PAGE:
Shame-free Sundays

recovery relapse Oct 27, 2019

I have to confess—I am feeling a bit off this Sunday morning as I write this. I over-indulged last night, and my body is feeling the effects. As my alarm went off at 7 am, I had a moment of panic as I realized my head hurt and my body felt a little off. Had I drank last night?

In the interlude between sleep and light, my brain sent the immediate alarm bells, trying to pull up the drinking details: the when, the how, the where. To tug the corner of the blanket that would unfurl the rest of the shameful story. I had countless Saturday night shame stories that haunted me the next morning. Panic gripped me as my mind searched the story to match with my achy body.

But there was no drinking done last night. There was no story of shame. 

I smiled and let relief wash over me. No, I did not drink. I told my anxious heart, lovingly, to settle the f*ck down, and that our body's "hangover" feeling was due to staying up too late (Have you guys seen Modern Love on Amazon? Could Not. Stop); eating too many sea salt chocolate vars, and an overload of emotions over the last few days.  I am getting over a long relationship and doing a deep dive into my open heart. It's hard, and I am diving head first. 

"You didn't drink, babe. You are navigating the hard stuff without tapping out." I heard my mind trying to soothe me. The same mind that shamed me for decades now works hard at soothing me. So thankful for that shift.

I breathed out through a half-smile. Even when my life feels heavy, sobriety remains my lifesaving device. No matter how much the shit hits the fan, I've got my sober, open, naked soul to feel grateful for.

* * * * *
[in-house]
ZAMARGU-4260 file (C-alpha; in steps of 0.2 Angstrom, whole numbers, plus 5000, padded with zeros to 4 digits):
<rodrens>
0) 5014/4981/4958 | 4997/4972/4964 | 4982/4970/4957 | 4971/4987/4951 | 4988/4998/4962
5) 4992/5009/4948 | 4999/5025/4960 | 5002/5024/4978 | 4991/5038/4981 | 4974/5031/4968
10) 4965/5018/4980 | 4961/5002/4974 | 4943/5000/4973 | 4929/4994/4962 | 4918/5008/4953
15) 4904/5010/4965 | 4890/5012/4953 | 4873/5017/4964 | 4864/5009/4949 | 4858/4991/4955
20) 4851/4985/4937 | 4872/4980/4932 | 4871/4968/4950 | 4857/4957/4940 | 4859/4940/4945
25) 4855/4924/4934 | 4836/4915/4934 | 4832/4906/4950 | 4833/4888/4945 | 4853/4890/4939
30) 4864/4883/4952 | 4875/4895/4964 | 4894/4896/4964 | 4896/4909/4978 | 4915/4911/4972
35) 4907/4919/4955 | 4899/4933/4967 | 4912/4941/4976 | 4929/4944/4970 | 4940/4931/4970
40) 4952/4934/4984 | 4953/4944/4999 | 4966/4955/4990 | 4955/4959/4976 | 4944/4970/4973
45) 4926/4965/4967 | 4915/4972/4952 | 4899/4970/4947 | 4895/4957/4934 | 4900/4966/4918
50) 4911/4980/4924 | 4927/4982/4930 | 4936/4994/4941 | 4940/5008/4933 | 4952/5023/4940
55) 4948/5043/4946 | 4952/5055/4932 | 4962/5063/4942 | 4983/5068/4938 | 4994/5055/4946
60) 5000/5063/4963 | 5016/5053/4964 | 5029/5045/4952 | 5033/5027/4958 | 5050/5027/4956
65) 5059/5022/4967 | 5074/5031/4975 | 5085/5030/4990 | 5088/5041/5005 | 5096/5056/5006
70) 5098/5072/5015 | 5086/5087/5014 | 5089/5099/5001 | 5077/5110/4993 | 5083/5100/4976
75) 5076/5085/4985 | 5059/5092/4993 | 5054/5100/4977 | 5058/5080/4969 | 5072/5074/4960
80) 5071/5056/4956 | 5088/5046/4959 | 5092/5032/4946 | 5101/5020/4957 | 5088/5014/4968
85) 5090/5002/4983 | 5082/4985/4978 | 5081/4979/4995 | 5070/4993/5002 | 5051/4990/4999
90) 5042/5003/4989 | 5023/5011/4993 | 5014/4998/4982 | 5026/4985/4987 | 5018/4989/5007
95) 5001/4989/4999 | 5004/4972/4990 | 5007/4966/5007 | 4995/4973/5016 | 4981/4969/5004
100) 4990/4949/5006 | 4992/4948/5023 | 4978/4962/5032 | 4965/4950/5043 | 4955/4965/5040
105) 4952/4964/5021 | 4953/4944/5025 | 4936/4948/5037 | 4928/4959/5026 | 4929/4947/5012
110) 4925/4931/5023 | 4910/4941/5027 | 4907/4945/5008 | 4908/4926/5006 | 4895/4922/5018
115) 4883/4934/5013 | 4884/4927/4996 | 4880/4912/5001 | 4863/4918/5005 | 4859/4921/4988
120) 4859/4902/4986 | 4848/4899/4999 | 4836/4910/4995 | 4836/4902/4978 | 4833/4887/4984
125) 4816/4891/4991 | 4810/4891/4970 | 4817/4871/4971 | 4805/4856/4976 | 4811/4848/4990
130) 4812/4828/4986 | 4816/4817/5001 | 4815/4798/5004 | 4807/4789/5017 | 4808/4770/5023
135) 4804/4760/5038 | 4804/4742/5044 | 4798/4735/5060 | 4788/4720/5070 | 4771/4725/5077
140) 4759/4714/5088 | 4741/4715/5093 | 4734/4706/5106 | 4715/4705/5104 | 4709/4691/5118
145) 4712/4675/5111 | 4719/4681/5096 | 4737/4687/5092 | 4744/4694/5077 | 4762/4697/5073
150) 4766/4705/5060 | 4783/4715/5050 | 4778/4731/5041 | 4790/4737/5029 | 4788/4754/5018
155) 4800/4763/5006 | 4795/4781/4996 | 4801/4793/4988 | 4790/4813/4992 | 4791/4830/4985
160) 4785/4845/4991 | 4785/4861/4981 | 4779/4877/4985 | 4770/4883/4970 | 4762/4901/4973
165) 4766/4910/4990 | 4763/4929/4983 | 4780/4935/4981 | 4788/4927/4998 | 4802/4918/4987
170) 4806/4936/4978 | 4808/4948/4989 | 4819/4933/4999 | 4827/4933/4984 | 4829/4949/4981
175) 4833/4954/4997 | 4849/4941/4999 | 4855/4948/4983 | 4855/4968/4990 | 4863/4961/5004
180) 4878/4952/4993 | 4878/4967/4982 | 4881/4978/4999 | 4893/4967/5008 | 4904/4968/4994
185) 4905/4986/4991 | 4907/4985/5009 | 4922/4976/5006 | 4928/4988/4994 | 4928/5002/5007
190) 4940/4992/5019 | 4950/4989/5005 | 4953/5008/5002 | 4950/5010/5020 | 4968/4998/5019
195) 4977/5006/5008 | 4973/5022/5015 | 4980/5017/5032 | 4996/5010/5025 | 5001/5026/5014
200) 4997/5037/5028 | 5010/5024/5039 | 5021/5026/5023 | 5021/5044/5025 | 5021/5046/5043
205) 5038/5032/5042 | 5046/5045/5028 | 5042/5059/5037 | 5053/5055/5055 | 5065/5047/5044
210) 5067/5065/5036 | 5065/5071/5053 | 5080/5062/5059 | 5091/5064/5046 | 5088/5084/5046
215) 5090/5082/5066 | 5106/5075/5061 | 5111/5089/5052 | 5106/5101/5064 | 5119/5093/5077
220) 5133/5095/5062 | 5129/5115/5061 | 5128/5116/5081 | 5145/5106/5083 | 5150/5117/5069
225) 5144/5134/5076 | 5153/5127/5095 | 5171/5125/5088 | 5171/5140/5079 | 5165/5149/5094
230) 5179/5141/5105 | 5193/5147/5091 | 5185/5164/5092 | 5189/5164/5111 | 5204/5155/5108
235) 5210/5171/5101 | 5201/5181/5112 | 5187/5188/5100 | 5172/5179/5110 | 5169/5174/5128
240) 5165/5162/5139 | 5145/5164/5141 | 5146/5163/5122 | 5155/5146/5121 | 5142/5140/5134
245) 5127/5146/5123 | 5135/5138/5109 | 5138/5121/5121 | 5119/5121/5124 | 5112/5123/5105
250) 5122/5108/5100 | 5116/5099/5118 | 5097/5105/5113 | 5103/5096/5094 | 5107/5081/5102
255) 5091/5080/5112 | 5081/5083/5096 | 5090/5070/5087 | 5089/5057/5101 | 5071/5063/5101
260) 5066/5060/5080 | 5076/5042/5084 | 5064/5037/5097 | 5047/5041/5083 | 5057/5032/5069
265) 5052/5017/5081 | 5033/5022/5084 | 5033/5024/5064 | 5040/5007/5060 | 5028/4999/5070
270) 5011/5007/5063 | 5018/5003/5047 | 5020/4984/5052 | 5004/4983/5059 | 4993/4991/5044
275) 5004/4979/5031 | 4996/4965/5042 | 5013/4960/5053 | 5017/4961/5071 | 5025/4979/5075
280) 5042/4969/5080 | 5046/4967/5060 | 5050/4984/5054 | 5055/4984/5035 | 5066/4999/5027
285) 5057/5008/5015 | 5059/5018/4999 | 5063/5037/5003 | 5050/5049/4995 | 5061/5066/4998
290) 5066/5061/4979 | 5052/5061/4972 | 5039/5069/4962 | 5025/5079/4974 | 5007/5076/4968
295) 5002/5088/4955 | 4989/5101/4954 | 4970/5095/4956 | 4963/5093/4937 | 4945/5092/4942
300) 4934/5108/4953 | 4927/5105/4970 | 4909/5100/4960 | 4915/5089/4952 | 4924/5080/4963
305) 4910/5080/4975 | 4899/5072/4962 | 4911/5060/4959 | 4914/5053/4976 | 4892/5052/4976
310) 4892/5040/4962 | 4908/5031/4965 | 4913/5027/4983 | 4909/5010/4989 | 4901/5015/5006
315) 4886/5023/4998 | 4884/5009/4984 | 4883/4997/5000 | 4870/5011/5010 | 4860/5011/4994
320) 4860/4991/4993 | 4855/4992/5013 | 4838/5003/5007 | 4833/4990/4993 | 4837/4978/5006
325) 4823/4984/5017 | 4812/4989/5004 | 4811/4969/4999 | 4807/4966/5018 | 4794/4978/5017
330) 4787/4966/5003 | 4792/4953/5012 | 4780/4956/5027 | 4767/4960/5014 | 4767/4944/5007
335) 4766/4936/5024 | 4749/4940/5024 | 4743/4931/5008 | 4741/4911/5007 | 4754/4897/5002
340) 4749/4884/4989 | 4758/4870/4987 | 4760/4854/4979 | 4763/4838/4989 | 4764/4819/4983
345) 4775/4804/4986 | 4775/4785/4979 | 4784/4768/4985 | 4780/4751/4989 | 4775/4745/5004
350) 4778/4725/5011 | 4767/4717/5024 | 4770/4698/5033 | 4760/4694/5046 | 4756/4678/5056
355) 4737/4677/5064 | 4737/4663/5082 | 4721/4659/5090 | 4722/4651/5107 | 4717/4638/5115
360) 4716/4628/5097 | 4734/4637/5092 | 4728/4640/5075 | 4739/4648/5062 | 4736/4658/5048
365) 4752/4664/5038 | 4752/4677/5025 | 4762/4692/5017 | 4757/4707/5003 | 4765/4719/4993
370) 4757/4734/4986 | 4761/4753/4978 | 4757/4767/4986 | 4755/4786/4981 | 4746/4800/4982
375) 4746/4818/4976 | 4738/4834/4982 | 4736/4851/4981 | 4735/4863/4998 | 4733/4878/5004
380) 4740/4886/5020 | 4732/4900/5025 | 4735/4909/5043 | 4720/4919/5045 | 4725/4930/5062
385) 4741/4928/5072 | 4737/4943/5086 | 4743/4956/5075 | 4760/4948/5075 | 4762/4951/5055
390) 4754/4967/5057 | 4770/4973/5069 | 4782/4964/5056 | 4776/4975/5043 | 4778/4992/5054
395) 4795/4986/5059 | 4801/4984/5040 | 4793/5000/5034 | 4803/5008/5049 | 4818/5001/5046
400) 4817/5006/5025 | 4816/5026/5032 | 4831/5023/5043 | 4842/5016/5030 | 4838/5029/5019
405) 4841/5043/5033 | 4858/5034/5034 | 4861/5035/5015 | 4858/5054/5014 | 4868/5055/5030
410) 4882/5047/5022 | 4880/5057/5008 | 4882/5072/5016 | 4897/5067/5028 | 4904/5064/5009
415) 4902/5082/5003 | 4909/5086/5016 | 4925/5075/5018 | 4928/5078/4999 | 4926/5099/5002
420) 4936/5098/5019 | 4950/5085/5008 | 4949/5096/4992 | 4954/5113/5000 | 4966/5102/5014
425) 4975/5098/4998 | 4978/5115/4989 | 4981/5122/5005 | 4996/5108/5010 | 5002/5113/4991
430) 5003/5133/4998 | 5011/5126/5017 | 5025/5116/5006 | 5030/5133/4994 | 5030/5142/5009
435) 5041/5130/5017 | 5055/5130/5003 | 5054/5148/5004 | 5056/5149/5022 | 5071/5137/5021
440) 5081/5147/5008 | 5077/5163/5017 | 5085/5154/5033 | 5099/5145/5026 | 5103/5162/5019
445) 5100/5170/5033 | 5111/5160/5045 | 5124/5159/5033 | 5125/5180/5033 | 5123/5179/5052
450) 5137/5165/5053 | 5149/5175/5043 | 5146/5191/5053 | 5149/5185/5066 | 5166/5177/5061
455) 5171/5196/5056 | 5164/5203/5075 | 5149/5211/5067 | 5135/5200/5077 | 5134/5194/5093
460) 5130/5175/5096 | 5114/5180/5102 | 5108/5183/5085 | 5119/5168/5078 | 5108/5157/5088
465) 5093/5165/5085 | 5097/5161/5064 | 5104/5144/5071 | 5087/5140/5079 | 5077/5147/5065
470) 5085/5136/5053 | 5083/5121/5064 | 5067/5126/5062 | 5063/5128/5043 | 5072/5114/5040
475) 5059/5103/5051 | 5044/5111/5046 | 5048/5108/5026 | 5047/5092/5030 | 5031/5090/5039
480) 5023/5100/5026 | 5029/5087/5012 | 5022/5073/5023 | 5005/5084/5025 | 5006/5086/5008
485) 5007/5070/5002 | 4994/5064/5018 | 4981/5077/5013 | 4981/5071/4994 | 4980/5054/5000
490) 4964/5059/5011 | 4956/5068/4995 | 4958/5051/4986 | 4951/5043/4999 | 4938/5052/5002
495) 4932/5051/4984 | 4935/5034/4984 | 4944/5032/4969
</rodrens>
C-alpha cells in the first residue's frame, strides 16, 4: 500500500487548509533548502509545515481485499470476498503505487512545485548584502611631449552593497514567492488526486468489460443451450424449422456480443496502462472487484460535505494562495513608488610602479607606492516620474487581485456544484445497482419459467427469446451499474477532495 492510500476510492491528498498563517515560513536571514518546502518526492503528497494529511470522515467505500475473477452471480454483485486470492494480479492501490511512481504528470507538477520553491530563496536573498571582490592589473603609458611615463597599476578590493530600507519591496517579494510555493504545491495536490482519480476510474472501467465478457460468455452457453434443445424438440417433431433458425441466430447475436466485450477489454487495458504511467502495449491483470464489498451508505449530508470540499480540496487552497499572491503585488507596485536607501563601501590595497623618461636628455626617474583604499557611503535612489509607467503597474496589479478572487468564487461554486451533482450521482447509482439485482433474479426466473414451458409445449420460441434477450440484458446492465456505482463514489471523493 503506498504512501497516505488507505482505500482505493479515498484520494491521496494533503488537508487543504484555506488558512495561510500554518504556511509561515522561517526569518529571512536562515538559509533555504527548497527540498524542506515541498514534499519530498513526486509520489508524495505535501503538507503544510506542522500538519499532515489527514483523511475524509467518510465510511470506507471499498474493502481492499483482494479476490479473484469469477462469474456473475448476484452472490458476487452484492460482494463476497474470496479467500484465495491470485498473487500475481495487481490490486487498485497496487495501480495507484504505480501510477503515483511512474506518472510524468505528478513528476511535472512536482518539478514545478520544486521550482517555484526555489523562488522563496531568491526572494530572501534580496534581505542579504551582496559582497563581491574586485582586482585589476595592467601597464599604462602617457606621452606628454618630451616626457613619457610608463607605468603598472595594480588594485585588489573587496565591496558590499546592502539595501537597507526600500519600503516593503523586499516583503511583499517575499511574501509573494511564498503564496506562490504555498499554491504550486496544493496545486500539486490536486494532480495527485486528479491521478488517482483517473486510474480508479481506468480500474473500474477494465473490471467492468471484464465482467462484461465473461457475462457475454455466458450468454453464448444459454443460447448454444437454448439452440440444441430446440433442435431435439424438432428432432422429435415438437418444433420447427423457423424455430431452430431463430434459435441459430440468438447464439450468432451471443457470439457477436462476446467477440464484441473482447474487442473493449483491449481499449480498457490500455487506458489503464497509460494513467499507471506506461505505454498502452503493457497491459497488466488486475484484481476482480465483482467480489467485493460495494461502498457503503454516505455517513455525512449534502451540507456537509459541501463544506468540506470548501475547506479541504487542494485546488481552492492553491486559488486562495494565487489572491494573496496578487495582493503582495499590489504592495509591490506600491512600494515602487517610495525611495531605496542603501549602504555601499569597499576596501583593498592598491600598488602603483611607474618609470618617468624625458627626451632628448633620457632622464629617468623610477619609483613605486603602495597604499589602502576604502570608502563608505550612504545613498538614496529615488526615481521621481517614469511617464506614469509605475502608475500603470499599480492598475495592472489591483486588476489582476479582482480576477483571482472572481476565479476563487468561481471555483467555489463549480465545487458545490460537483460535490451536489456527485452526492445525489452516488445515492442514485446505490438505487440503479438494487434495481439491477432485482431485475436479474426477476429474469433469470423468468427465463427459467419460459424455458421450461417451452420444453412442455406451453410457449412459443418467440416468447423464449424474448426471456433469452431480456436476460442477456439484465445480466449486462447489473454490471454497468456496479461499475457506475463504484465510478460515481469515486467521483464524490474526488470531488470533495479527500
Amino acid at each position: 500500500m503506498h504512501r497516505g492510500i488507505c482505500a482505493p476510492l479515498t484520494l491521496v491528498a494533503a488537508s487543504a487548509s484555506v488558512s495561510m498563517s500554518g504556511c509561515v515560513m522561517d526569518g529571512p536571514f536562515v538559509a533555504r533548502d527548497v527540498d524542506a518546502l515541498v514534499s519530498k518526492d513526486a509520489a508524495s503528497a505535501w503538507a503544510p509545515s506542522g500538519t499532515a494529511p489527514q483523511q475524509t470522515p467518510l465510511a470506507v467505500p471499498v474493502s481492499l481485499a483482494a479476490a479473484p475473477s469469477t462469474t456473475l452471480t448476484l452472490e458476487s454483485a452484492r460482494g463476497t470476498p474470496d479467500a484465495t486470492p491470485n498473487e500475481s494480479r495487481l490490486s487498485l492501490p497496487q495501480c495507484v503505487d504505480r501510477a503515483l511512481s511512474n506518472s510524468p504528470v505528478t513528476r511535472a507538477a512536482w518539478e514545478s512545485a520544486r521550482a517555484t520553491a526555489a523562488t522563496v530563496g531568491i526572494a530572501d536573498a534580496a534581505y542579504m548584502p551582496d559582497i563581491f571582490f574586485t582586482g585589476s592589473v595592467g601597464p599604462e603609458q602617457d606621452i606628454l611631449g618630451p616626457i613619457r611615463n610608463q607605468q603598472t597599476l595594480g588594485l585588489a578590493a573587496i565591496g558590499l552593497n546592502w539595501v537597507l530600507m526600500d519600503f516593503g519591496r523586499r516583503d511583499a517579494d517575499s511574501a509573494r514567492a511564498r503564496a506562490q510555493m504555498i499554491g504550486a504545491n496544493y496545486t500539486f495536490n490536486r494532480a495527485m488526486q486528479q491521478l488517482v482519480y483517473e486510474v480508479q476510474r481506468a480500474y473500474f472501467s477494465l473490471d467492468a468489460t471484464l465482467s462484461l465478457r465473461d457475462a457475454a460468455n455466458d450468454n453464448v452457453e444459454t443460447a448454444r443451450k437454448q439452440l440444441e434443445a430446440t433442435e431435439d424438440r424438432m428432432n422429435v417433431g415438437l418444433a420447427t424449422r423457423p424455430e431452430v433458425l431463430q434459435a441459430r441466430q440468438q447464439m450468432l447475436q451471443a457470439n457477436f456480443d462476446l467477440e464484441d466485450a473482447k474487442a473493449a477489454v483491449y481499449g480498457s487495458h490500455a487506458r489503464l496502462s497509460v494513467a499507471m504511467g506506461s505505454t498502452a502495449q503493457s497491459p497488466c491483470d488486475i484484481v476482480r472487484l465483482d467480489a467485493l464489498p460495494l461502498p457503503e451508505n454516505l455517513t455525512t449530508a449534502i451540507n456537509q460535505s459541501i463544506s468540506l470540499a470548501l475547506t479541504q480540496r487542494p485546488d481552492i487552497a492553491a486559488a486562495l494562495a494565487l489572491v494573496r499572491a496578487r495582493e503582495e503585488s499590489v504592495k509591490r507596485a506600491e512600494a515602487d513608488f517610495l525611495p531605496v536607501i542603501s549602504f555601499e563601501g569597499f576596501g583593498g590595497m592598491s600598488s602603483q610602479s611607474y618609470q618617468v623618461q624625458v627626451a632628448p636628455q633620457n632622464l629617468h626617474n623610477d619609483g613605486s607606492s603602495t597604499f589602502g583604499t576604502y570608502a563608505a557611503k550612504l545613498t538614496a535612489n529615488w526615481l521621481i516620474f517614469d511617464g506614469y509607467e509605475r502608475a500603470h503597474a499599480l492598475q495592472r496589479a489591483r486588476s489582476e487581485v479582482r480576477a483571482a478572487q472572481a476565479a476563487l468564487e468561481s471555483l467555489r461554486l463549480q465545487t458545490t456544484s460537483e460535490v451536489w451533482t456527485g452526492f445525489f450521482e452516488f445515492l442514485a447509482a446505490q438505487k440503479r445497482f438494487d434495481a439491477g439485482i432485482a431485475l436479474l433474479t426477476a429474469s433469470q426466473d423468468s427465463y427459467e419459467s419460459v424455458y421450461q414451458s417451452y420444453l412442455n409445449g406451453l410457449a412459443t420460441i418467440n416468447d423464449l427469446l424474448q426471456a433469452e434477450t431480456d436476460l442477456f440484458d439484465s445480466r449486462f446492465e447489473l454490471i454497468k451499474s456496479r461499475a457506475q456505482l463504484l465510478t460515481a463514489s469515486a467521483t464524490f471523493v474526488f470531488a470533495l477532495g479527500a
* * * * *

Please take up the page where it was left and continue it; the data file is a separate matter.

I am sharing this with you today because you are either waking up sober and reading this with a half-smile, nodding your head...

or you aren't.

If you drank last night and you are feeling the pain—that pain—I want you to three things this Sunday:

  1. You may not be able to control your drinking, but you can control your ability to take the first step towards quitting. You are fully empowered to get your life back on track.

  2. This does NOT mean you have control to "just quit." If you are like me, the decision to quit using willpower does not work. Willpower only got me sober one week at a time. The decision I am talking about is to do the work that gets you sober. To open your arms to recovery. The focus isn't on quitting. It's on healing.

  3. You don't need to understand how the whole process works. If you think too much, it feels overwhelming. It just needs to be one small step. One shift that comes from the voice in you that says "enough."

Are you in the "enough" place? My gift to you this morning is the same one that saved my ass when I was "enoughing" all over the place.

You can get free from this feeling you have right now, forever. Nobody will do it for you, darling.

If you need a little extra inspiration, I leave you with the voice of my mentor and friend, Elena Brower. This audio has the power to move mountains. I am anchored in every word this weekend as I do my own healing. 

I leave you with mucho love and hope. I know you can flip the script before the end of the year. I first got sober on a November, many years ago. I know you can join me in making the last leg of 2019 the best part of your year. 

We run our addictions alone, but we recover better together. I am with you.

 

Mucho love,

Pamela

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